In 2017 the royal House of Windsor celebrates it's centenary, and the Royal Mint is ready to mark the occasion with the release of new commemorative coins in honour of a century of service.
But who are the Windsors, how was the house established and why is there no official mention of it before 1917 despite being part of a clear Royal line that stretches back centuries? To gain a more complete scope on that story, we must look back almost another century to 1837.
This was the year that Queen Victoria ascended the throne and became the last ruling monarch of the House of Hanover. After her marriage to Prince Albert in 1840, their descendants were titled as the House of Saxe-Coburg and Gotha – owing to Prince Albert's lineage.
And so when King Edward VII succeeded his mother, Queen Victoria, in 1901 he became the first ruling monarch of Great Britain from the House of Saxe-Coburg and Gotha. He was then succeeded by his son King George V in 1910.
This then brings us back to the point of this introduction. During the early years of King George V's reign, the First Word War saw Great Britain embroiled in a devastating and drawn out war with Germany. The Great War, as it was known, resulted in unprecedented casualties on all sides and resulted in anti-German sentiments running high in Britain. So having a royal family, many of whom had German sounding titles was a source of great contention at the time.
King George V rather famously rebuked HG Well's criticism of his “uninspiring and alien(here meaning foreign) court” by replying that “I may be uninspiring, but I'll be damned if I'm alien”.
So on July the 17th, 1917 King George V issued a royal proclamation changing the name of the House of Saxe-Coburg and Gotha to the more British sounding House of Windsor. The name Windsor was chosen for his ancestral connections with the region and Windsor Castle. In addition to merely changing the name, the members of the newly proclaimed House of Windsor had to relinquish their German titles and styles. The King's relatives who fought on the German side were then also stripped of their English titles and peerages.
And so the House of Windsor was established, and has ruled Great Britain and the nations of the commonwealth ever since. Producing four monarchs, including the longest reigning monarch in British history(Elizabeth II) and the only entirely voluntary abdication of the Crown in English history(Edward VIII).
In recognition the Royal Mint is releasing four commemorative coins in 2017, all sharing a common design. The reverse of which features the badge of the House of Windsor. This features the round tower of Windsor Castle resting on a mound with the Royal standard raised high, signalling that the Monarch is in residence. This is framed by oak branches on both sides and St. Edwards Crown to the top. The legend is inscribed along the rim and reads : “CENTENARY OF THE HOUSE OF WINDSOR” and “2017”.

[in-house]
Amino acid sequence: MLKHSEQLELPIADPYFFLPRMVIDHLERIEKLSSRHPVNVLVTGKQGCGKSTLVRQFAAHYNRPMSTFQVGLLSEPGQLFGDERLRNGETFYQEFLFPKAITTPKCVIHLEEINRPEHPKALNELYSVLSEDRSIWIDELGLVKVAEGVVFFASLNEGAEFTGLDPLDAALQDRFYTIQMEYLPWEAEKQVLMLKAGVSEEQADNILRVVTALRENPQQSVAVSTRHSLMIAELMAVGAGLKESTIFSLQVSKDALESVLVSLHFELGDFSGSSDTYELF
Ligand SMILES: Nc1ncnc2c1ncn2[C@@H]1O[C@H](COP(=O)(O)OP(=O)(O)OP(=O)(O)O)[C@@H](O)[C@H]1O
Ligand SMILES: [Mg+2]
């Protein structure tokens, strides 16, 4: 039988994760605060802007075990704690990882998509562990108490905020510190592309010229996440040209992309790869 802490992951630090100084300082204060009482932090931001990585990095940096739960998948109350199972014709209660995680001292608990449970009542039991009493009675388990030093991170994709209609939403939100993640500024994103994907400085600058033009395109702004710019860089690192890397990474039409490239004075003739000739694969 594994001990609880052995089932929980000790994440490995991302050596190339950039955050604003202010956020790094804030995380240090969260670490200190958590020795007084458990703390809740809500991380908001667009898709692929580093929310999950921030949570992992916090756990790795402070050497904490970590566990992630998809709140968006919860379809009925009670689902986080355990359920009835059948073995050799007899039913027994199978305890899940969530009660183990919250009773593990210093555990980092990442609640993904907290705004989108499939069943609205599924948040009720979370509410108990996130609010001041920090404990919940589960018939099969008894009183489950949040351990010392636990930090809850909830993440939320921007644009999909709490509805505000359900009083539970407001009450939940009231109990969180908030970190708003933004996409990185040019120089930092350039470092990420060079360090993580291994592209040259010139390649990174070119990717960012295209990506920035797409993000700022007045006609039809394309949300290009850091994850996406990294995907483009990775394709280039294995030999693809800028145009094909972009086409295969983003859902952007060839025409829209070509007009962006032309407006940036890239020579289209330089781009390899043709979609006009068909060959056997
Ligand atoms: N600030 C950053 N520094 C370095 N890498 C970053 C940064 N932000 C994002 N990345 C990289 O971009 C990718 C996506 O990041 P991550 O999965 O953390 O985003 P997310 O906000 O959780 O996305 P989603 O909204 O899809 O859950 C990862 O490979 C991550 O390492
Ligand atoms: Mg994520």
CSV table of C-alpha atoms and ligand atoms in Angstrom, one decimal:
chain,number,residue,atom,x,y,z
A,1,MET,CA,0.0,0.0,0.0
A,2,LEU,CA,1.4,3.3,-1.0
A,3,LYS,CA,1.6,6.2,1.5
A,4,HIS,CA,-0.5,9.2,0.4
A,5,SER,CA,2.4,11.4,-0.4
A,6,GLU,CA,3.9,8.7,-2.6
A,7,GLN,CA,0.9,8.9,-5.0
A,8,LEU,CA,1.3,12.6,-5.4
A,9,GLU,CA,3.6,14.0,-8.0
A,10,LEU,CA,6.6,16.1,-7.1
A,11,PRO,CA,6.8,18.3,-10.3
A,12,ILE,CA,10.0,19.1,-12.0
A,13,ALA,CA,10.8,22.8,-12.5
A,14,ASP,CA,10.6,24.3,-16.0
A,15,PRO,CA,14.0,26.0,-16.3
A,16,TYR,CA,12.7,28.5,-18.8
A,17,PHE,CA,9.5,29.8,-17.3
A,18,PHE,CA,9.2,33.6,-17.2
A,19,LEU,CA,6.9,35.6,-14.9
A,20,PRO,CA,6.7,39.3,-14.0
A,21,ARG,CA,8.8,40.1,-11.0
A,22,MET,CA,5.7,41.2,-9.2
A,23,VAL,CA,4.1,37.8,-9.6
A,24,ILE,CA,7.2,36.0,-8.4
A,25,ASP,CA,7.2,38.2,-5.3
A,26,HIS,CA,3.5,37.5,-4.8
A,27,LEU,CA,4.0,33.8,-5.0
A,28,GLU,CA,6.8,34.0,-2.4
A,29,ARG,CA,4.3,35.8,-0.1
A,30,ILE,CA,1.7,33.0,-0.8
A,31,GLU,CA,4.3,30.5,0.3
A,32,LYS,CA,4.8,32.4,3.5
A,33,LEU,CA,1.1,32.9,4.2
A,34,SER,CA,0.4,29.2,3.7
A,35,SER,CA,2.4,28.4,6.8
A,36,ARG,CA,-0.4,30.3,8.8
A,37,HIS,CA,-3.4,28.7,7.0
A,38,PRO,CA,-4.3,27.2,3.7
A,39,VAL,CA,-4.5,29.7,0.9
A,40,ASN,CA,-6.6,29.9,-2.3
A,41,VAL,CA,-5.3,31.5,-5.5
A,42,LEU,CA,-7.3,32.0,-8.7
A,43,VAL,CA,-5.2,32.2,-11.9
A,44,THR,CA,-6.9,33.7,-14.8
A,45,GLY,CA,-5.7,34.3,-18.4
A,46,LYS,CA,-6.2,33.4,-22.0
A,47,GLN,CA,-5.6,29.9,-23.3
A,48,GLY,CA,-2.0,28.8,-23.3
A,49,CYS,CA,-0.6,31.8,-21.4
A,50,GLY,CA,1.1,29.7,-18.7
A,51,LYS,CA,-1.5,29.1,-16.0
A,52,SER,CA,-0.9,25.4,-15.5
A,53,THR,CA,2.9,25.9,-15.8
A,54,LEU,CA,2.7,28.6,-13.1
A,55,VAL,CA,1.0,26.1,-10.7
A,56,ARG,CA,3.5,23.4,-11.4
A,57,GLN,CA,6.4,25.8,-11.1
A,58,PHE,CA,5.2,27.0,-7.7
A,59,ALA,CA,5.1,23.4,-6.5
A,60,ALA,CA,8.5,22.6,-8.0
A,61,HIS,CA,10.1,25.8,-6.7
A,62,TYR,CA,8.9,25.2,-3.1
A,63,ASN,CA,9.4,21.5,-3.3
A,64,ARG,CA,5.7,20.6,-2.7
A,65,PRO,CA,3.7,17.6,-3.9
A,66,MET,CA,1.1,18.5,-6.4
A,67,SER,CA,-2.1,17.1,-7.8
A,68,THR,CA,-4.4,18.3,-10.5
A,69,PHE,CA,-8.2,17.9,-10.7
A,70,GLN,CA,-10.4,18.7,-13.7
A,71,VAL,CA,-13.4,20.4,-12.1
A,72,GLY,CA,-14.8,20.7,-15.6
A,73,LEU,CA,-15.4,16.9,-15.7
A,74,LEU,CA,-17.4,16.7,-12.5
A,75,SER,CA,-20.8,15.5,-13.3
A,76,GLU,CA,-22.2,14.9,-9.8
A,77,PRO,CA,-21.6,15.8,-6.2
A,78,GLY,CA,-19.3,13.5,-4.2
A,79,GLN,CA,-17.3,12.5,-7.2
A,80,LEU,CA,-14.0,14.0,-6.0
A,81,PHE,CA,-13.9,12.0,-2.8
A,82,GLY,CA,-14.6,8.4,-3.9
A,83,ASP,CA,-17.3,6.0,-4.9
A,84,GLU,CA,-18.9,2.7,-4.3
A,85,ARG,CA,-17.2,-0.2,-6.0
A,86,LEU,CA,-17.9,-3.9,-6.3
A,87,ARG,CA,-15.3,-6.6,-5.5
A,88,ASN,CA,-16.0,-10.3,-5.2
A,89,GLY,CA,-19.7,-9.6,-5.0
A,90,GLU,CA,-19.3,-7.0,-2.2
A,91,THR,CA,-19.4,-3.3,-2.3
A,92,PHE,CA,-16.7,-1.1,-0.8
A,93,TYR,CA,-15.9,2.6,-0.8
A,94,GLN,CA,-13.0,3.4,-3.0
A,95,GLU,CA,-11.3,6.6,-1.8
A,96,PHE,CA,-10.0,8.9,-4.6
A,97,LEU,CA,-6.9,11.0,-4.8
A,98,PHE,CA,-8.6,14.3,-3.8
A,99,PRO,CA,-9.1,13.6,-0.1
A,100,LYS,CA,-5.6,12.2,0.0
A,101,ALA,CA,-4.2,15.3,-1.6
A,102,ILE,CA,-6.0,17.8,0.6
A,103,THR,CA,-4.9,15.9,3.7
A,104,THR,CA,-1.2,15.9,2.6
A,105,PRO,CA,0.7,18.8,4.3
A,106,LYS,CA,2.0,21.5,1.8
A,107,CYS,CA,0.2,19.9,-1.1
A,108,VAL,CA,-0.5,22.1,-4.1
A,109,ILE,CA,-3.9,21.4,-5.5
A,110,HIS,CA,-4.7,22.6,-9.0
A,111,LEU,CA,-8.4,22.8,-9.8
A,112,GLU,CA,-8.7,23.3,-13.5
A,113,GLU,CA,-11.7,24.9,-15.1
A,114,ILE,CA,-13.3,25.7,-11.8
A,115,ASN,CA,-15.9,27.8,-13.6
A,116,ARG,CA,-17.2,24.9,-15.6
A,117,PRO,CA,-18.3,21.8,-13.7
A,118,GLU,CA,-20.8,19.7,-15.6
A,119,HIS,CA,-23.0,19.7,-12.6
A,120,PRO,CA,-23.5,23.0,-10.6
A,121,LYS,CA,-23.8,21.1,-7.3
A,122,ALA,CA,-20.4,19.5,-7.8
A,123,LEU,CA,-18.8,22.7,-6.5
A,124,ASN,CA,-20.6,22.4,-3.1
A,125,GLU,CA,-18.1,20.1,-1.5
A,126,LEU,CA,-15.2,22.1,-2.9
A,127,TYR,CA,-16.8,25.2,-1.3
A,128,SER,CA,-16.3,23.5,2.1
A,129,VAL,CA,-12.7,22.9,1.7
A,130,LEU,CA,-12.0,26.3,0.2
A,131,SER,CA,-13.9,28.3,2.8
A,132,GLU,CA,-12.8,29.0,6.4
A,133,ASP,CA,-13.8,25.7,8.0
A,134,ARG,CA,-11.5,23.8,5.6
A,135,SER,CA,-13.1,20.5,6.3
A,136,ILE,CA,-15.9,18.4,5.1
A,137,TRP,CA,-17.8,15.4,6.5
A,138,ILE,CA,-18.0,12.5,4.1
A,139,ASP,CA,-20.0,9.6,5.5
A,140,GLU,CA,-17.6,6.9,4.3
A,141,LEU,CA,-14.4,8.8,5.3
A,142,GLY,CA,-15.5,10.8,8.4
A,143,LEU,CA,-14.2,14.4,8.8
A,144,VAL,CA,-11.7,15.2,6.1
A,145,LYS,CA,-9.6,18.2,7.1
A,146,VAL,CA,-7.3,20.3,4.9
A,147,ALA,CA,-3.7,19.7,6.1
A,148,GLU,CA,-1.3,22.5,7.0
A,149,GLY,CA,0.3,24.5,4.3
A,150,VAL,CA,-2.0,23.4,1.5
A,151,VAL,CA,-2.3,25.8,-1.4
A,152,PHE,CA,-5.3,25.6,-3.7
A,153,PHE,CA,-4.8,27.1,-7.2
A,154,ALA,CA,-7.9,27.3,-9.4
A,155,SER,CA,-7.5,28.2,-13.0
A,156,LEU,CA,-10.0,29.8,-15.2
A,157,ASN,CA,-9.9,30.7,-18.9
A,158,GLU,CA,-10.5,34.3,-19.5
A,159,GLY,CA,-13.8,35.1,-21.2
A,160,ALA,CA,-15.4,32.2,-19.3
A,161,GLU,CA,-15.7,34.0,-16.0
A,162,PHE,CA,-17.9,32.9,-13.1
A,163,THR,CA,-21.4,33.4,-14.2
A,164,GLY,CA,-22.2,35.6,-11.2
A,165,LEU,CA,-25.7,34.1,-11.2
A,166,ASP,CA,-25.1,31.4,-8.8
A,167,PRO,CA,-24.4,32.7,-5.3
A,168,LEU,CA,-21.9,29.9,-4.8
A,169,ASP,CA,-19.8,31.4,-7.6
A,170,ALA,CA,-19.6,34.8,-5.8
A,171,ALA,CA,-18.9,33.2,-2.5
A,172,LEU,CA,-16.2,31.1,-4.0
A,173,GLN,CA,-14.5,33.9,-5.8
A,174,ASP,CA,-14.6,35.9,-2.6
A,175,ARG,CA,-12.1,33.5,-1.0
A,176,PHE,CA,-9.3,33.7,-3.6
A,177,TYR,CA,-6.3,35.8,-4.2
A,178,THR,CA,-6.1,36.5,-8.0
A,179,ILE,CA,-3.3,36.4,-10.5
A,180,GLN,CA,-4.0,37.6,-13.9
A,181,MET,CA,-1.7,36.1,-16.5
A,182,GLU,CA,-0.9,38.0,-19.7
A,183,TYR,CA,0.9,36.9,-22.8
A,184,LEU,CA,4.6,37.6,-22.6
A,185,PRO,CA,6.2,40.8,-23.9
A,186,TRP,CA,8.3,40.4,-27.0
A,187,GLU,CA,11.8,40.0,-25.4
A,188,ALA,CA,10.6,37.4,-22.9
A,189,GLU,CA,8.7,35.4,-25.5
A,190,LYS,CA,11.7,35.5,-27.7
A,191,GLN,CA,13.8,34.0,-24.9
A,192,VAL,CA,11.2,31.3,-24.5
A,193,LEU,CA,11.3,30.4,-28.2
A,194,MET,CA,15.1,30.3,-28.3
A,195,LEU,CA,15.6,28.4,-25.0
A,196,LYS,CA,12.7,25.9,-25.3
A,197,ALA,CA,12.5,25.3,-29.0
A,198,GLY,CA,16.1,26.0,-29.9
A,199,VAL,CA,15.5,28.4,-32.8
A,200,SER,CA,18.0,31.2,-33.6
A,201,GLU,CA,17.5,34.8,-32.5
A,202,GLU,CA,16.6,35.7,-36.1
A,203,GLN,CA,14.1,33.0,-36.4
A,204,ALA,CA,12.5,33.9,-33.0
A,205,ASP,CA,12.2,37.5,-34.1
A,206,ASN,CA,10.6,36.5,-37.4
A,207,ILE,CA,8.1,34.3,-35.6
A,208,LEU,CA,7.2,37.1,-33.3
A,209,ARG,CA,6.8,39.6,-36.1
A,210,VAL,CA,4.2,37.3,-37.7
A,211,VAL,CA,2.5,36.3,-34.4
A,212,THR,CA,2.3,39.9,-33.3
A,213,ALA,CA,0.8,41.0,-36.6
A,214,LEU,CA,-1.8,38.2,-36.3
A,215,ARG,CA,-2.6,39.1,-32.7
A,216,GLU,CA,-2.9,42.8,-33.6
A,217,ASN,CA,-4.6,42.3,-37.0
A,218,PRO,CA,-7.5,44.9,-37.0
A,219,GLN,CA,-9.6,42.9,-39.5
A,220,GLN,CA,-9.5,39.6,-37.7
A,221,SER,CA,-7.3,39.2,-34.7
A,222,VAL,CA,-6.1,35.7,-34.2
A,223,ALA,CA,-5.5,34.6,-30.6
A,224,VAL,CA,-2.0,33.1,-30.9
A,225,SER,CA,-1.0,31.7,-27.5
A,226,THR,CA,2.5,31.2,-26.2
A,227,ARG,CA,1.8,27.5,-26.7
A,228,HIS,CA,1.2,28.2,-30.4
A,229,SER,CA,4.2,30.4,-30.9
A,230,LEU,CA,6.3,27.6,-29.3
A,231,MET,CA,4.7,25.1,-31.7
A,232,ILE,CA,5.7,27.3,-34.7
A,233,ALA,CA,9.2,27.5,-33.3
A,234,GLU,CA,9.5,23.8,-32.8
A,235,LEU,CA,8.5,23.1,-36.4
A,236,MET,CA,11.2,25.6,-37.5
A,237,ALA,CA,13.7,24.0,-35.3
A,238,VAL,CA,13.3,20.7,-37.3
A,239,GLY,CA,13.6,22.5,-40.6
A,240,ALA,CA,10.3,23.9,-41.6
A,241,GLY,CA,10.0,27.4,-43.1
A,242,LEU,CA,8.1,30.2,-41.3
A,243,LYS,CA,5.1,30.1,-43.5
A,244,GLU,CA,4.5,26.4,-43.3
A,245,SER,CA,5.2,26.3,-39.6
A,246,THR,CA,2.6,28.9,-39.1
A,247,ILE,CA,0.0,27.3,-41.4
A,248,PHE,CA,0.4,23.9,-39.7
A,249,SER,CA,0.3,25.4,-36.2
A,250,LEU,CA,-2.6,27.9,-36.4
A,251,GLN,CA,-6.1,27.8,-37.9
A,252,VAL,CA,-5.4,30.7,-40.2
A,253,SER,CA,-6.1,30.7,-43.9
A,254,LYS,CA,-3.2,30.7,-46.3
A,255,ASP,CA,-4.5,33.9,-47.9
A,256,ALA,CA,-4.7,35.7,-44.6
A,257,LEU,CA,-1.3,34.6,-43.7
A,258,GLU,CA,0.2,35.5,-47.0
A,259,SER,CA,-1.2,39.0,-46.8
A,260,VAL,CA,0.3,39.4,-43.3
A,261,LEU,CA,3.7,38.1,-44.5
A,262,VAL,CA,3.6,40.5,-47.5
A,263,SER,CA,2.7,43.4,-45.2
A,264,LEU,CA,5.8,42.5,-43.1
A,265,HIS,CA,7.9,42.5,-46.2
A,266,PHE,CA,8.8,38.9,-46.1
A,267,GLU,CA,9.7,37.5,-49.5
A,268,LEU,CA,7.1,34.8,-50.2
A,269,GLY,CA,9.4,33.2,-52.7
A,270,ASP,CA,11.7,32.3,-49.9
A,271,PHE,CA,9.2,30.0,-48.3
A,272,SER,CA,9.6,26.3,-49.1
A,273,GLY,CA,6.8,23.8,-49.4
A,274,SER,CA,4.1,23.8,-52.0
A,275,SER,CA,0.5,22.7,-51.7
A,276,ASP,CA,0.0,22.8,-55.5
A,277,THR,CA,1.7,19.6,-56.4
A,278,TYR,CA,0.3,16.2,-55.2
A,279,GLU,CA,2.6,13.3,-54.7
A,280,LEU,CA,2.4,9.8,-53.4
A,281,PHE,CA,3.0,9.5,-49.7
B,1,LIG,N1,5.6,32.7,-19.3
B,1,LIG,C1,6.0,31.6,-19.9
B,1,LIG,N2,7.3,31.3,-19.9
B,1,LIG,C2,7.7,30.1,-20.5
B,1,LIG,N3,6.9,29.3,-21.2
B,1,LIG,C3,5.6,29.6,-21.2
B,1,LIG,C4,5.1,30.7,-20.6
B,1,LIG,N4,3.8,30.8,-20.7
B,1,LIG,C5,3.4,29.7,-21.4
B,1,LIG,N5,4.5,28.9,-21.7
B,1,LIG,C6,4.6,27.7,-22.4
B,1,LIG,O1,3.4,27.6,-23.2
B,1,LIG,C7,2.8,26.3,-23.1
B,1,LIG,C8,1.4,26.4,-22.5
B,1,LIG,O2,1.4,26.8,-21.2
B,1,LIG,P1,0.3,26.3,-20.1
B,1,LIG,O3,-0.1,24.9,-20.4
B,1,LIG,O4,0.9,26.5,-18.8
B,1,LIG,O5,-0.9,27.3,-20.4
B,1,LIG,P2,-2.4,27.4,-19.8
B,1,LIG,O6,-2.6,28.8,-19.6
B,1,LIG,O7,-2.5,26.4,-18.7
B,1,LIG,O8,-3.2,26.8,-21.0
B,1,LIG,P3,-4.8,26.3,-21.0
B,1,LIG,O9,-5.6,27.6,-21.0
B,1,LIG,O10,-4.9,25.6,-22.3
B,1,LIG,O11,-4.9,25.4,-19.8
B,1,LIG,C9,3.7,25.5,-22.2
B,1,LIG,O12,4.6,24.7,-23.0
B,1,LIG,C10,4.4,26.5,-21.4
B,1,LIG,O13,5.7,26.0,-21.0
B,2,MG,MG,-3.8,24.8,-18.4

The obverse in turn is dominated by the Jody Clark effigy of HM Queen Elizabeth II, encircled by the obverse legend that reads : “ELIZABETH II – D – G – REG – FID – DEF” and “5 POUNDS”. The abbreviations stand for the Latin phrase “Dei Gratia Regina Fidei Defensor” which translates as : “Elizabeth II, by the grace of God – Queen and defender of the Faith”.
As is customary for commemorative £5 coins, the first coin released for the 2017 House of Windsor Centenary commemorative coins is the brilliant uncirculated £5 coin. This crown sized coin is produced from Cupro-Nickel and measures 38.61mm(1.52 inch) and weighs 28.28 gram. The Royal mint is shipping these in their usual printed blister pack presentation at a price of £13.00(US$17) each.
Following that coin there is the silver proof release of the same design. Struck from sterling silver(.925 Fineness) this proof quality coin is shipped in a black Royal Mint clamshell presentation box, along with the numbered certificate of authenticity. A maximum mintage of 13 000 coins has been approved with only 10 000 available in this presentation. The silver proof coin is available to order for £82.50(US$107) each.
In addition to the silver proof coin the Royal Mint is also producing a silver proof piedfort coin. Similarly to the regular proof, this coin is also struck from sterling silver and measures 38.61mm(1.52 inch), but the double thick piedfort strike gives it a weight of 56.56 gram(1.995 oz). With a total approved mintage of 5 500 coin, only 4000 of which are available in this presentation, the coin is selling for £155.00(US$200) each from the Royal Mint.
Finally the collection is rounded off by the House Of Windsor Centenary 2017 UK £5 gold proof coin. Struck from 39.94 gram(1.5 oz) of 22ct gold, this coin too measures 38.61mm(1.52inch) in diameter. The maximum approved mintage id 884 coins, although only 750 are available in the limited edition presentation, shipped in a gloss finish wood display box. The royal min is releasing the Gold coin at a price of £1945.00(US$2535) a piece.
I find the design of the 2017 House of Windsor Centenary coins to be very effective, simple and to the point. The rendition of the badge of the House of Windsor by Timothy Noad is perfectly proportioned for the coin with crisp details and no extraneous elements unnecessarily added. In terms coin designs – it does what it says on the tin, so to speak. Nothing that will set the coin collecting world ablaze but a very elegant addition to any coin collection to be sure.